This past couple of years I've been trying my hand -- and doubtless readers' patience -- at writing reviews of Golden Age and classic mysteries.

Given the annual rash of Yuletide articles bearing titles such as Ten Frugal Christmas Gifts or Seven Recipes For Festive Dishes, I took the wink and here are some thoughts under the umbrella heading of Reed's Reviews Of Novels Whose Titles Refer To Circles One Way Or Another And Sometimes Both.

One of my favourite films is The Lady Vanishes, featuring Margaret Lockwood and Michael Redgrave as a young couple trying to discover how Dame May Whitty as the missing Miss Froy was spirited off a train in prewar Europe. Can anyone who has seen this film ever look a packet of herbal tea in the label again without thinking of Miss Froy? I've not read Ethel Lina White's The Wheel Spins, on which the film is based, or otherwise it would have been included in these scribbles, but I really enjoyed Ethel's The Spiral Staircase. Here's how I described it in a 2008 review:

It is a dark and very stormy night as the novel opens, for a terrible gale howls around Professor Sebastian's rambling but solidly built house, l2 miles from the nearest village. The entire countryside is gripped in terror after five local girls have been murdered, and once darkness falls few people venture abroad.

Protagonist Helen Capel works as "lady-help" to the scholarly professor, his chilly sister Blanche, who is firmly under the thumb of their invalid mother Lady Warren, who may or may have killed her husband "by accident" years before, and sinister, mannish Nurse Barker. There also the professor's son Newton, married to and insanely jealous of his flirtatious wife Simone, who has her eye on a fling with the professor's resident pupil Stephen Rice. Mr and Mrs Oates, faithful servants, round out the residents of the house, one of those rambling edifices with a warren of cellars, many rooms, and two staircases -- and not all of it fitted with electric light.

After learning of another murder committed not far from the house, Professor Warren announces that as a matter of safety everyone must stay inside and nobody is to be admitted under any circumstances that night. But just as he gives this order, there is a thunderous knocking at the front door....

As readers will have gathered, I really liked this book and indeed at the time named it my top read of the month.

Next, The Circular Study by Anna Katharine Green, concerning which I wrote the same year:

Oh joy, oh rapture! A mystery with a plan of the titular study!

What's more, the novel takes off at a brisk gallop. Octogenarian New York detective Ebenezer Gryce goes to Mr Adams' mansion after word of a crime there reaches the police department. And what does he find on entering the circular study? In the tapestry-hung, book-lined room with lighting whose colour can be changed at the press of a button, a room filled with curios and dominated by the portrait of a beautiful woman, lies a murdered man with a golden cross on his chest.

There were two witnesses: a deaf mute servant who has become mentally unbalanced by the sight and repeatedly re-enacts the murder and a talking bird described as an English starling, evidently a parrot, for it mimics speech.

Clues? Well, there's a scattering of rose leaves and several black sequins in the study, a pearl-handled parasol left behind, and a silver comb on the floor of the otherwise immaculately tidy bedroom opening off the study. Tracing whoever had been there is a tall task given the size of the city but Detective Gryce begins it, aided by Amelia Butterworth, an aristocratic and occasionally sharp tongued spinster of a certain age who has been involved in Gryce's investigations before, and his young assistant Sweetwater.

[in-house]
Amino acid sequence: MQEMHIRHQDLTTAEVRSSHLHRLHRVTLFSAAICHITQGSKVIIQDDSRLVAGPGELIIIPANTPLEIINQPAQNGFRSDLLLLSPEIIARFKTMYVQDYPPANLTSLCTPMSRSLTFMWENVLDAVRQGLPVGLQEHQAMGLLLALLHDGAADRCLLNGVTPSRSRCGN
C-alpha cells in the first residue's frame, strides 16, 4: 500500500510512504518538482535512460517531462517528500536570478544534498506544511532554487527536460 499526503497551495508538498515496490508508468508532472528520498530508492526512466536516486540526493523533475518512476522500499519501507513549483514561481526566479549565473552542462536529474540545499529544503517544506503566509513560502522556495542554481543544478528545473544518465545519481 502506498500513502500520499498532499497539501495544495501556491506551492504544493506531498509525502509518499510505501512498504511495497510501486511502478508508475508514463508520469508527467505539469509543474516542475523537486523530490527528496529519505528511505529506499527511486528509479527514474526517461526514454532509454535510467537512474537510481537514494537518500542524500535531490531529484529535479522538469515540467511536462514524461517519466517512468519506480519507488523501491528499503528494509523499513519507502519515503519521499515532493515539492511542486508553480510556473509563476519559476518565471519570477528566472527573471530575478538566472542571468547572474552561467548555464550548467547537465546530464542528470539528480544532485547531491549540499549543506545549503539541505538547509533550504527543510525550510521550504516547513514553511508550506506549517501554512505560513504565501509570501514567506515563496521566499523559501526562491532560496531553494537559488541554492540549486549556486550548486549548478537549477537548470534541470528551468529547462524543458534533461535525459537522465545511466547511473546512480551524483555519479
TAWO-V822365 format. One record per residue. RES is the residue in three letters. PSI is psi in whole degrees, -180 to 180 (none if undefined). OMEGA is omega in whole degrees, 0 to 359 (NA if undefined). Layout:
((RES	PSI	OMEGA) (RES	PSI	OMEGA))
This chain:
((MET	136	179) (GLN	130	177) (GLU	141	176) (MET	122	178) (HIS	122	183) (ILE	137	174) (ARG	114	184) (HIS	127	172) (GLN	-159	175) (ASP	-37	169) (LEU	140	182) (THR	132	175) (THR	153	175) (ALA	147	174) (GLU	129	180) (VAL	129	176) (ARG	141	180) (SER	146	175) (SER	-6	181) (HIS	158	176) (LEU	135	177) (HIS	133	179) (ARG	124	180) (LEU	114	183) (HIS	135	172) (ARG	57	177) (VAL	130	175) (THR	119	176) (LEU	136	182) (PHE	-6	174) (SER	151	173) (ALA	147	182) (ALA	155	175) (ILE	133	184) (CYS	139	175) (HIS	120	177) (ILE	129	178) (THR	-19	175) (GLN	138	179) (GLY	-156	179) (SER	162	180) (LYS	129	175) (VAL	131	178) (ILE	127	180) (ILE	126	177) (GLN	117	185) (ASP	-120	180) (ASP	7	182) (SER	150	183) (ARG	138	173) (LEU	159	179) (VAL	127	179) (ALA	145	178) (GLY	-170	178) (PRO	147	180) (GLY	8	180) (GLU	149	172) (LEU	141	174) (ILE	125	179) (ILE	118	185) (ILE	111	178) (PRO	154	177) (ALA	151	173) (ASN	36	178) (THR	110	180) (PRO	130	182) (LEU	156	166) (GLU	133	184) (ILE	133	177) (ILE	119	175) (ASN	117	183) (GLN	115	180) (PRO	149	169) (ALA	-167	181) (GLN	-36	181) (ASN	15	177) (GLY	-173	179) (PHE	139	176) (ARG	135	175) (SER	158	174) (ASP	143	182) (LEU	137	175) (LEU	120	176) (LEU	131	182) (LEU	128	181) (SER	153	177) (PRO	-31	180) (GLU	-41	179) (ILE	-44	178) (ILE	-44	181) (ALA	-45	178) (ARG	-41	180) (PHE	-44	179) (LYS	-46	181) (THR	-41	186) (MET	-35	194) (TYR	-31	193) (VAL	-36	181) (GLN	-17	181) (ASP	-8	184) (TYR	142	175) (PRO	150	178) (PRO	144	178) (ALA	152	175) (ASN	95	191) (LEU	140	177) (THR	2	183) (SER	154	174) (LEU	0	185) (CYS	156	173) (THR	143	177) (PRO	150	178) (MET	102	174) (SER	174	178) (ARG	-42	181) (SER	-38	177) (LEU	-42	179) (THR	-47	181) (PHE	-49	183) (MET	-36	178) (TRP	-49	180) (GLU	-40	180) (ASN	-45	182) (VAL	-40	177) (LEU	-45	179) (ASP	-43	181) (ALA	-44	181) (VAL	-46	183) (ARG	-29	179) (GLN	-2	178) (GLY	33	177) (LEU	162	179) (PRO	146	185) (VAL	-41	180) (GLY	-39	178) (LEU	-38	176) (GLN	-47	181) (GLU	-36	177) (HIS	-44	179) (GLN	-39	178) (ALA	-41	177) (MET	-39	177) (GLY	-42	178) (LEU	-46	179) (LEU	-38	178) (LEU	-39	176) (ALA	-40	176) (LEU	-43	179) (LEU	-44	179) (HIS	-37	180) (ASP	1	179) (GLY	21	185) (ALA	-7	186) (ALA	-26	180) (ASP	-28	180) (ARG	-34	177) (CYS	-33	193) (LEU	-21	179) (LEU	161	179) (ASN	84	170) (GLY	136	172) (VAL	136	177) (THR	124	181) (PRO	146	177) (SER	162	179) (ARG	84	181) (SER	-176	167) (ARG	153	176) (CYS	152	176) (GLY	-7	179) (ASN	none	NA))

Casting an eye over the rest of the review I see the method of tracing certain persons of interest is noted as a particularly interesting demonstration of police leg work in the early l900s and that I recommended the book.

Fortunately for subscribers and the length of this newsletter I haven't yet finished Mary Roberts Rinehart's The Circular Staircase, though my review of The Bat, a novelisation of the stage adaptation by Mary and Avery Hopwood associated with the book, can be seen on Steve Lewis' Mystery*File website Since Mary is credited with launching the Had I But Known school of mystery fiction, I can only say had I but known I'd be writing on this particular topic I'd have started reading The Circular Staircase sooner.

Finally, in the spirit of the seasonal lists mentioned we offer Four Extremely Frugal Gifts To Our Longsuffering Subscribers in the form of links to etexts of the novels:

The Spiral Staircase, Ethel Lina White

The Circular Study, Anna Katherine Green

The Bat, Mary Roberts Rinehart & Avery Hopwood

The Circular Staircase, Mary Roberts Rinehart


Honore de Balzac reckoned tradesmen regarded authors with a mixture of compassion, curiosity, and terror. Unfortunately he did not give any opinion on what subscribers might feel upon contemplating future Orphan Scriveners flapping into view. Hopefully none of our gallant band are of a nervous disposition, so we'll close with warmest wishes for the holiday season and the blood freezing reminder the next issue will be emailed on February 15th.

See you then!
Mary R and Eric

who invite you to visit their home page, hanging out on the virtual washing line that is the web at There you'll discover the usual suspects, including more personal essays, lists of author freebies and mystery-related newsletters, Doom Cat (an interactive game written by Eric), and our growing pages of links to free e-texts of classic and Golden Age mysteries, ghost stories, and tales of the supernatural. There's also an Orphan Scrivener archive, so don't say you weren't warned! Intrepid subscribers may also wish to pop over to Eric's blog at